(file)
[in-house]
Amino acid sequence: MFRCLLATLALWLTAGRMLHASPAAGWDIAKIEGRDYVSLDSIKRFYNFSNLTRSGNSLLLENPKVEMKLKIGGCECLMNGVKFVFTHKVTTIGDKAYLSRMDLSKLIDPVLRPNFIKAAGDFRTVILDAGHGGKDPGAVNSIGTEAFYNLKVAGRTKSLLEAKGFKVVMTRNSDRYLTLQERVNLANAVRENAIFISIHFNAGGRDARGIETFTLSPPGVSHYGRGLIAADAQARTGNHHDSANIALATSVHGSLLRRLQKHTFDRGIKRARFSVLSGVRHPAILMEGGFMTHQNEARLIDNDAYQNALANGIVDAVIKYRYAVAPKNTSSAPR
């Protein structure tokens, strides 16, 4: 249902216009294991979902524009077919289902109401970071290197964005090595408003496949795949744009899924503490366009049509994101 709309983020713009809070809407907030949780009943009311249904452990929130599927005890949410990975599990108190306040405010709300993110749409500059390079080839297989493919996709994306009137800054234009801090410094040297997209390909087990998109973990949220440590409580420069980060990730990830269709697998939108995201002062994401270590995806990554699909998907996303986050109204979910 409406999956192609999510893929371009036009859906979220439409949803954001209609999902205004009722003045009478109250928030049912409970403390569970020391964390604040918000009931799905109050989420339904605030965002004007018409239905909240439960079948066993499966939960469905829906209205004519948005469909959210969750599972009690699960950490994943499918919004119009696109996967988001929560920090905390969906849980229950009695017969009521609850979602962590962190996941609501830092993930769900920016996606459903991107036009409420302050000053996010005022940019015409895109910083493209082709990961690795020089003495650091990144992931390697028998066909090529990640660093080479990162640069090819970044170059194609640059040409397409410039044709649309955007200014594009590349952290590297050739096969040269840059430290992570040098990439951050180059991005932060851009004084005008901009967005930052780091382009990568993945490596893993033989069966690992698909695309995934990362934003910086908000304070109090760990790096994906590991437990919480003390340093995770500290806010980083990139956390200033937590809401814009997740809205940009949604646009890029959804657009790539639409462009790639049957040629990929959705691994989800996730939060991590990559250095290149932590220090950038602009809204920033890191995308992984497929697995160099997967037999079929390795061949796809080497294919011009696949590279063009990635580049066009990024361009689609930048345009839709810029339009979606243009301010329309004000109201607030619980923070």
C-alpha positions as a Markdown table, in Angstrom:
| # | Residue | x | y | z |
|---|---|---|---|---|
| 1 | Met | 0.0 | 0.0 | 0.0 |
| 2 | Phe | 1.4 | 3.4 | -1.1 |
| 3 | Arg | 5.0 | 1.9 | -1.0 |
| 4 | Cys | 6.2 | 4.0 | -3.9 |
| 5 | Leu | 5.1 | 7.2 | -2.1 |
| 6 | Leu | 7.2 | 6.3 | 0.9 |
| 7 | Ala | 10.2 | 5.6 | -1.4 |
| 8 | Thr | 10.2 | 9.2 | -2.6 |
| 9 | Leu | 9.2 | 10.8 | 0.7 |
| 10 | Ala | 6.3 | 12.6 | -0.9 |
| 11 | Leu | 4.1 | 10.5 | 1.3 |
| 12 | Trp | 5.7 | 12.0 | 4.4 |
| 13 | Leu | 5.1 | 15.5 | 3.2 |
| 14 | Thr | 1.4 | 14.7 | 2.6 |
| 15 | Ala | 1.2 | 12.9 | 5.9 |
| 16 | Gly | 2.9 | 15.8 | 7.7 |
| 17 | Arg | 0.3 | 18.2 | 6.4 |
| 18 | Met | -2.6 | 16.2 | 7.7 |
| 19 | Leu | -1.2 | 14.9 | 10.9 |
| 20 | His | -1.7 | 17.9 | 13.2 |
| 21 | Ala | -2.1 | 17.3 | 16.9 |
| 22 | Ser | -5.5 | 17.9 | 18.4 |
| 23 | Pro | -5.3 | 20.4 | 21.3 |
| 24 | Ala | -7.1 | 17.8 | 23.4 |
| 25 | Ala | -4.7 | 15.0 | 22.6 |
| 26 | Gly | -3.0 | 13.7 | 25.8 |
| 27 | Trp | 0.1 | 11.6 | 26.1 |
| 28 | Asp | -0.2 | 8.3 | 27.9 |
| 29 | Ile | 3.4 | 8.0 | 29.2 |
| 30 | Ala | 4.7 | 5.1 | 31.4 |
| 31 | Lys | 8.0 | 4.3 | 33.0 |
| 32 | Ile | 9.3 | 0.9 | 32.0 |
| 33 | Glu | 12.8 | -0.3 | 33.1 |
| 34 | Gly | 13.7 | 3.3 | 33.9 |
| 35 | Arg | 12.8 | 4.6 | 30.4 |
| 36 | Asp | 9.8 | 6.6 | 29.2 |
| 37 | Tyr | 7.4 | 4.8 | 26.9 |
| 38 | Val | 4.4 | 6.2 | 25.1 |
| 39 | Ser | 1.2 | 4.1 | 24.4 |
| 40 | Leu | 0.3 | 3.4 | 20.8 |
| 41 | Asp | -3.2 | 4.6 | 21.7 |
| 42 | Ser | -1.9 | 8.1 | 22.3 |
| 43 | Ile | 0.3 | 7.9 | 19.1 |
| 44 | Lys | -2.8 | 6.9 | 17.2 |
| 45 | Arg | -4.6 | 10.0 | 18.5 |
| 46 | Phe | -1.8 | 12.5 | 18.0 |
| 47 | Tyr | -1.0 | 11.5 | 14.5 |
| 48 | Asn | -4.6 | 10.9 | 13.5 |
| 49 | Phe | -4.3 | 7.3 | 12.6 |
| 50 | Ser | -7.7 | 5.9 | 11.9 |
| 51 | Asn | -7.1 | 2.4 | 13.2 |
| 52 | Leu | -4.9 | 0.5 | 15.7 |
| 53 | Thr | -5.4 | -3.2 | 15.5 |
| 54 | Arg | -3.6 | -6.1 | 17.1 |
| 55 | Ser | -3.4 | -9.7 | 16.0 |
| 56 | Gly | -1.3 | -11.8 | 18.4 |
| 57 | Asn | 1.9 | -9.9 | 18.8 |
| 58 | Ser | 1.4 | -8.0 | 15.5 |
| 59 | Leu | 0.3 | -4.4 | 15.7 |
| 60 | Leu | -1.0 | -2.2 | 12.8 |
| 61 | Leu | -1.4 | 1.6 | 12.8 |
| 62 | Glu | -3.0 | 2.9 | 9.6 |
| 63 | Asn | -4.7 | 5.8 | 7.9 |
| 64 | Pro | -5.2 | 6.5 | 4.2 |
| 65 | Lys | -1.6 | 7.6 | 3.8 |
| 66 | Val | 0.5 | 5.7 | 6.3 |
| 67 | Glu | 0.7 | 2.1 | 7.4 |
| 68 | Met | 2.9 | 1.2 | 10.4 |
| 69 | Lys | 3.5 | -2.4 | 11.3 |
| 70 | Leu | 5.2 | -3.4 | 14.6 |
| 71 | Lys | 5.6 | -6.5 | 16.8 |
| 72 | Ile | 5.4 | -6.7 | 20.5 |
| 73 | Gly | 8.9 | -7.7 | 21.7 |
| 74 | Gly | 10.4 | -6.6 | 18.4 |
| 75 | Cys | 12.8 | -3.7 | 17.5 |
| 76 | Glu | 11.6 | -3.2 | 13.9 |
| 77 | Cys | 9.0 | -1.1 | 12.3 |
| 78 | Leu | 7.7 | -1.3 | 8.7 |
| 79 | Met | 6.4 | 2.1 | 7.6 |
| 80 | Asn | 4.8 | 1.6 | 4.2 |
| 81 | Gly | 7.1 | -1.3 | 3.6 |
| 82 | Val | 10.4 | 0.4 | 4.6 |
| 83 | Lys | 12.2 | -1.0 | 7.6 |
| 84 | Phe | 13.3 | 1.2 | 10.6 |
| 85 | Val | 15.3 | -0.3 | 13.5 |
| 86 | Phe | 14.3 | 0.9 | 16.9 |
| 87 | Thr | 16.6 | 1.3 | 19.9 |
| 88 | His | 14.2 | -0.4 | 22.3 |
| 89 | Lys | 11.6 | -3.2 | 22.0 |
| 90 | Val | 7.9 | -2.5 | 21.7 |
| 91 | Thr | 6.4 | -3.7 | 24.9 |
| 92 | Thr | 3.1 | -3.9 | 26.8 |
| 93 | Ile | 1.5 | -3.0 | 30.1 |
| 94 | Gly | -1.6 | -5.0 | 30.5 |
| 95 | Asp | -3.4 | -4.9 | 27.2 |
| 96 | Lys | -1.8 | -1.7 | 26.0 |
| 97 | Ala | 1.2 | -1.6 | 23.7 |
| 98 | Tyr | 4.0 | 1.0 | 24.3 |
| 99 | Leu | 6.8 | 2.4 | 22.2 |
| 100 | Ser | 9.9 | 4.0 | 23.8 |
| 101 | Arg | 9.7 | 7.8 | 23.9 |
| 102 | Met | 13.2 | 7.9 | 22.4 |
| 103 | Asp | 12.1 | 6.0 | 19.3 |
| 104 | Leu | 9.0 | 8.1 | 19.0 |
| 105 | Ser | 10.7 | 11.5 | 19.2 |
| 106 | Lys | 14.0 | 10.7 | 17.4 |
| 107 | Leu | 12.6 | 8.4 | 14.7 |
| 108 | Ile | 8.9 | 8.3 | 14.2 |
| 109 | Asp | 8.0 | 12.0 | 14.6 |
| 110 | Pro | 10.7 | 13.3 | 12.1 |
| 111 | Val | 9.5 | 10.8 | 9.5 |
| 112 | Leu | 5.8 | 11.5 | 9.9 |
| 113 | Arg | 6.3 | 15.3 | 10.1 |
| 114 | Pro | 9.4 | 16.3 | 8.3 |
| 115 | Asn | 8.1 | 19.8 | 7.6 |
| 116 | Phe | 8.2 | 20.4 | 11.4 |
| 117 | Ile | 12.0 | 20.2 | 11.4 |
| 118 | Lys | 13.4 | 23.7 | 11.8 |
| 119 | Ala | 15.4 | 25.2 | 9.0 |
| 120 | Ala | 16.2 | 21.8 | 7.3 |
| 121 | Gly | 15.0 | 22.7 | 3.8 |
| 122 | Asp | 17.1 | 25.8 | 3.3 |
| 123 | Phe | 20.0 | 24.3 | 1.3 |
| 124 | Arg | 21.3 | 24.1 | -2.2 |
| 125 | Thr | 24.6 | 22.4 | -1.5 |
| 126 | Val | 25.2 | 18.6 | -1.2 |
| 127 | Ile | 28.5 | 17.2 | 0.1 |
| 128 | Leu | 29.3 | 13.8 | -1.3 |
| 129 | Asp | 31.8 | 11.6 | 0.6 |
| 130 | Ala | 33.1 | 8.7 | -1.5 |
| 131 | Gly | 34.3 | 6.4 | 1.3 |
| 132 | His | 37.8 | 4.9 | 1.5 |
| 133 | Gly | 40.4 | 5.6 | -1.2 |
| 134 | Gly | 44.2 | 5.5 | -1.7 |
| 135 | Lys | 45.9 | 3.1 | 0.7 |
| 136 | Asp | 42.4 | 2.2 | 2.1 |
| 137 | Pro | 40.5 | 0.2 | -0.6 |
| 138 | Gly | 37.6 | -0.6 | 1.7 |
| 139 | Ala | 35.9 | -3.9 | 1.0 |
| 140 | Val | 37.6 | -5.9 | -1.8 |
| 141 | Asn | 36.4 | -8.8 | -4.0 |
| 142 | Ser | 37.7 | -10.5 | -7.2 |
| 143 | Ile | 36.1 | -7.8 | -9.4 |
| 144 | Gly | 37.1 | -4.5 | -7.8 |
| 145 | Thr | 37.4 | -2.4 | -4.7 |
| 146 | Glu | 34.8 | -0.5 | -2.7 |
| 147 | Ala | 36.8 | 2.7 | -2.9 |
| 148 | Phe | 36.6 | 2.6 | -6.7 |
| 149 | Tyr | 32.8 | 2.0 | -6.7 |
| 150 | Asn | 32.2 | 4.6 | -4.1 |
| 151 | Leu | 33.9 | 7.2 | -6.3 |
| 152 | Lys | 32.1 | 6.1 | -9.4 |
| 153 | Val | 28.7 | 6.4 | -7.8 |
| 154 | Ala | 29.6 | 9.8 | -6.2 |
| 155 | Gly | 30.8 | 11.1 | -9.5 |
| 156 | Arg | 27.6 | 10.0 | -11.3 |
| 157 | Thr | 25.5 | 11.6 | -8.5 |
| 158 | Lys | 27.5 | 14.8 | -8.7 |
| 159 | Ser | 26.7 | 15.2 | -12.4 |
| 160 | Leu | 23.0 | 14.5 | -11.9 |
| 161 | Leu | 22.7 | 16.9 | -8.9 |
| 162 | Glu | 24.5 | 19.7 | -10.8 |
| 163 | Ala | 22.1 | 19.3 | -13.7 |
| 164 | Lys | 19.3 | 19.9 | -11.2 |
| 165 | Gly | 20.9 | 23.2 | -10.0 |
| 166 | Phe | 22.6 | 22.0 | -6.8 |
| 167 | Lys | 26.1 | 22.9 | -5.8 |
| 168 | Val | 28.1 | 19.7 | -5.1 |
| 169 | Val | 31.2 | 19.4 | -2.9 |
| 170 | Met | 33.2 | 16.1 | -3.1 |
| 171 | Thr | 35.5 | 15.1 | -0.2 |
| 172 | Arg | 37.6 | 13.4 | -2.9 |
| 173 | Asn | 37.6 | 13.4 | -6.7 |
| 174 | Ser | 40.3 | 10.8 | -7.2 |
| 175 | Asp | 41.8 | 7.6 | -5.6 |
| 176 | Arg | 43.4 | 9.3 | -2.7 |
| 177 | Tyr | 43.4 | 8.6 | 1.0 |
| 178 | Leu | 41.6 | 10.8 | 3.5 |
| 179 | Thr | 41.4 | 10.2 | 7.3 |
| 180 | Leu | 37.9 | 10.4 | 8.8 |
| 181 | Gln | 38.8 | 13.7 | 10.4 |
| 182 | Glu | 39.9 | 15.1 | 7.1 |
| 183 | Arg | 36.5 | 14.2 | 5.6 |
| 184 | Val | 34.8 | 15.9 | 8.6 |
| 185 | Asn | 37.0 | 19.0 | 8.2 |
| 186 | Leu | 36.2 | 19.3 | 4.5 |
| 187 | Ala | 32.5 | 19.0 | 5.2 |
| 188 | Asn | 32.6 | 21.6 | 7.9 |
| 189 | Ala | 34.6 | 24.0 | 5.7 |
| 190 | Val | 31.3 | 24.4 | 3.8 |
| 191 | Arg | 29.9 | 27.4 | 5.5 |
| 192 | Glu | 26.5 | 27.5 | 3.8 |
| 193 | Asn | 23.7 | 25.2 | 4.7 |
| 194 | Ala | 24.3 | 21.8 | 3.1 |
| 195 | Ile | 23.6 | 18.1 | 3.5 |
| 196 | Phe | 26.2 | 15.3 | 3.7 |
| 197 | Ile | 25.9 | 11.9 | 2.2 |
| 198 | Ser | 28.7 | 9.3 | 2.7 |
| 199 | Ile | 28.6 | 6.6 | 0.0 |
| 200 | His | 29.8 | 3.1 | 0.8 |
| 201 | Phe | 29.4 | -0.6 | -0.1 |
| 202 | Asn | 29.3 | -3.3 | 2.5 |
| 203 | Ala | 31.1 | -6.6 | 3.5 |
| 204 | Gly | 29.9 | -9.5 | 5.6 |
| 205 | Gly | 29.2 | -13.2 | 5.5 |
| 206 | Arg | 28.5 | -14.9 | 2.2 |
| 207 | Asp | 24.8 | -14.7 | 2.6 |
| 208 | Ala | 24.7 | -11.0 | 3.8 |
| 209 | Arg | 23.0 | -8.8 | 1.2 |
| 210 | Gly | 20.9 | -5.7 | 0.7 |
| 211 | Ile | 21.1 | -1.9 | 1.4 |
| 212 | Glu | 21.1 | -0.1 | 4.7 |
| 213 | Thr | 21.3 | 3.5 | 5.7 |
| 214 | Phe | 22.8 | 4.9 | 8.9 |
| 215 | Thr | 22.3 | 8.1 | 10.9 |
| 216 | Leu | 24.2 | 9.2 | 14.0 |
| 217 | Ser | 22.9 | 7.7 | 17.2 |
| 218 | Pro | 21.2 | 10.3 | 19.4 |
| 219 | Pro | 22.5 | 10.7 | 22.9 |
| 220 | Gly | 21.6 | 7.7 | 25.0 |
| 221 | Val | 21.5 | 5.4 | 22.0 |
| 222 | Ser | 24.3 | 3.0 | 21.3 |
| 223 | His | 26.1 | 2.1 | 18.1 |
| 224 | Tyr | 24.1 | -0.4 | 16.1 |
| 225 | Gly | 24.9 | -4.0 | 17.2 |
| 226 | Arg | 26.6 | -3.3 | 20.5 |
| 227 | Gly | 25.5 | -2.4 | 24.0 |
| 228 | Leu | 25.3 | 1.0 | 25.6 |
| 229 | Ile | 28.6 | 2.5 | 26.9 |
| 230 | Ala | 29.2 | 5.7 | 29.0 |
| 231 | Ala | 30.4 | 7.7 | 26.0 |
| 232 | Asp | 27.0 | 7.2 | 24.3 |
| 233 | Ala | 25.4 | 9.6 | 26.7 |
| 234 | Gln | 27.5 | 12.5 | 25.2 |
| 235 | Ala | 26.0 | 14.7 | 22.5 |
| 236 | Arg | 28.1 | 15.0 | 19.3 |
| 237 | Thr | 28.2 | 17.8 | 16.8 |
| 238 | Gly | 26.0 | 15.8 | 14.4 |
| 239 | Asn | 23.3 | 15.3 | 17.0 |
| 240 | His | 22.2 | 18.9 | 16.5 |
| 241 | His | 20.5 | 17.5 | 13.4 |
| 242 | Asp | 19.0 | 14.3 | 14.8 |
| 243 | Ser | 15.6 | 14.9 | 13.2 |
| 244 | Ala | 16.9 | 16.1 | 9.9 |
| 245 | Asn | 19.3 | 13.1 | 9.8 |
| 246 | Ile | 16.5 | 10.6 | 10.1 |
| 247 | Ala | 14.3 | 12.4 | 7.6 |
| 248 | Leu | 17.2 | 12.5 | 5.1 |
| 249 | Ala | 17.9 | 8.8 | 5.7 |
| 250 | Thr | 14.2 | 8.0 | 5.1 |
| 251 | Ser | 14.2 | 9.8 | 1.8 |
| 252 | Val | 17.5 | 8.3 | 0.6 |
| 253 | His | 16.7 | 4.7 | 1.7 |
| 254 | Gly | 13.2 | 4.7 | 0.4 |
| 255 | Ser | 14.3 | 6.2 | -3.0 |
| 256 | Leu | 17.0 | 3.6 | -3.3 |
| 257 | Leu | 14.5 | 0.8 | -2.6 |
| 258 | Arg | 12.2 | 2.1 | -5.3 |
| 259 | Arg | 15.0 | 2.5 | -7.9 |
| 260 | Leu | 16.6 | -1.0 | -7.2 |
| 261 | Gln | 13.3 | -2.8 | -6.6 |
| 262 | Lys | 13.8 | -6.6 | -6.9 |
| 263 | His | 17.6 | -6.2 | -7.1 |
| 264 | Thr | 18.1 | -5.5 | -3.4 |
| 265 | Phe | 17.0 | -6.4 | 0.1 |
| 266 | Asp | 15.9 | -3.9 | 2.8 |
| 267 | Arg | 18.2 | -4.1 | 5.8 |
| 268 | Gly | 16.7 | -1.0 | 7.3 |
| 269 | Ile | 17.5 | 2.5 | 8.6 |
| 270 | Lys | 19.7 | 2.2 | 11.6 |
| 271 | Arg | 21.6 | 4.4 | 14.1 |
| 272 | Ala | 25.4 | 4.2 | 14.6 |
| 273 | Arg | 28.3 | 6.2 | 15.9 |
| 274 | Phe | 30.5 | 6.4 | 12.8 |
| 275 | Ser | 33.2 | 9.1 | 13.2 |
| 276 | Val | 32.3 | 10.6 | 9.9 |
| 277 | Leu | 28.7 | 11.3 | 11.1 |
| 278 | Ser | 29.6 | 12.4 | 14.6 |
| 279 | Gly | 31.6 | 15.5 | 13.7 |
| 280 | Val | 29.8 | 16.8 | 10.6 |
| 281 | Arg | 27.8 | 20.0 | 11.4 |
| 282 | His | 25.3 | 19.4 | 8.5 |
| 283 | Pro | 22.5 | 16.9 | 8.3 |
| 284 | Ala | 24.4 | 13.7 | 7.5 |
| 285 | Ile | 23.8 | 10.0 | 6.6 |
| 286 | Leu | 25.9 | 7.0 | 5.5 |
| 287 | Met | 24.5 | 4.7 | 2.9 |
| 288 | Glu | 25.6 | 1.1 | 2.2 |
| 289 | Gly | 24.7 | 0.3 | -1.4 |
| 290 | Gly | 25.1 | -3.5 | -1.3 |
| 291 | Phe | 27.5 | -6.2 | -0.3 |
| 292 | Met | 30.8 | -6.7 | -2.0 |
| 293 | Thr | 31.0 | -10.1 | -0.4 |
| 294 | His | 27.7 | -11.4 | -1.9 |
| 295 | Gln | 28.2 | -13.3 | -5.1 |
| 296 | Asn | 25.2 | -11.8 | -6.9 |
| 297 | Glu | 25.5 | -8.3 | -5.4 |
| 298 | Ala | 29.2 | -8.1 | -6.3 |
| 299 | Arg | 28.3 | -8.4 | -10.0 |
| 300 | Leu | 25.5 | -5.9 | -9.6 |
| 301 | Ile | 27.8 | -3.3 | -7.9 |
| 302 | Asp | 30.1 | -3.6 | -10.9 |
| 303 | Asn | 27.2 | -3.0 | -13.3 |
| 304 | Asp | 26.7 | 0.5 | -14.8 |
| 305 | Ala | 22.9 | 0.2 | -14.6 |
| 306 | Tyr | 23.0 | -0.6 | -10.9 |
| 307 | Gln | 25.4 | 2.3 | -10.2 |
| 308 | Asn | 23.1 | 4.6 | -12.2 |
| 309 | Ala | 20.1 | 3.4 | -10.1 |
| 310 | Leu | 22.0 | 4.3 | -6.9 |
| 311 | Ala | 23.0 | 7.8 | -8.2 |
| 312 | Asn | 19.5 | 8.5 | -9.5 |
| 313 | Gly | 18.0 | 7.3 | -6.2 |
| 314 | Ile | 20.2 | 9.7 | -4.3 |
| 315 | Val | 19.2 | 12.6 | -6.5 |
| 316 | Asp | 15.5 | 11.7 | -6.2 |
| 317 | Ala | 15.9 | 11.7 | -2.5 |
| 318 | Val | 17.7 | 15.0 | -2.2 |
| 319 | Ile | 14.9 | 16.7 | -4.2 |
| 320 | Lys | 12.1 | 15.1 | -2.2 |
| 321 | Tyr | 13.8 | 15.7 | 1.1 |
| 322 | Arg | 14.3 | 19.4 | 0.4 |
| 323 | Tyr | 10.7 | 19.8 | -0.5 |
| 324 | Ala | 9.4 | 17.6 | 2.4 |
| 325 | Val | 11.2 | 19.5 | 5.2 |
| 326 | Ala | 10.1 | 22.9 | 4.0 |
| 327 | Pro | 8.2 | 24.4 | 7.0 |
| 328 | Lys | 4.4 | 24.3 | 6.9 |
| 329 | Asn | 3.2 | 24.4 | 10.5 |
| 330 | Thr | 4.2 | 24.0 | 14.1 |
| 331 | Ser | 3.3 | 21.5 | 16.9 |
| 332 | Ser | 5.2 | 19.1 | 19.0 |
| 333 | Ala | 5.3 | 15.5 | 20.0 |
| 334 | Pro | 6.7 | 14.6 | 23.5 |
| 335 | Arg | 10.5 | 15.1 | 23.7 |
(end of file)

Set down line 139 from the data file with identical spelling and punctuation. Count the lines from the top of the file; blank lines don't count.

| 133 | Gly | 40.4 | 5.6 | -1.2 |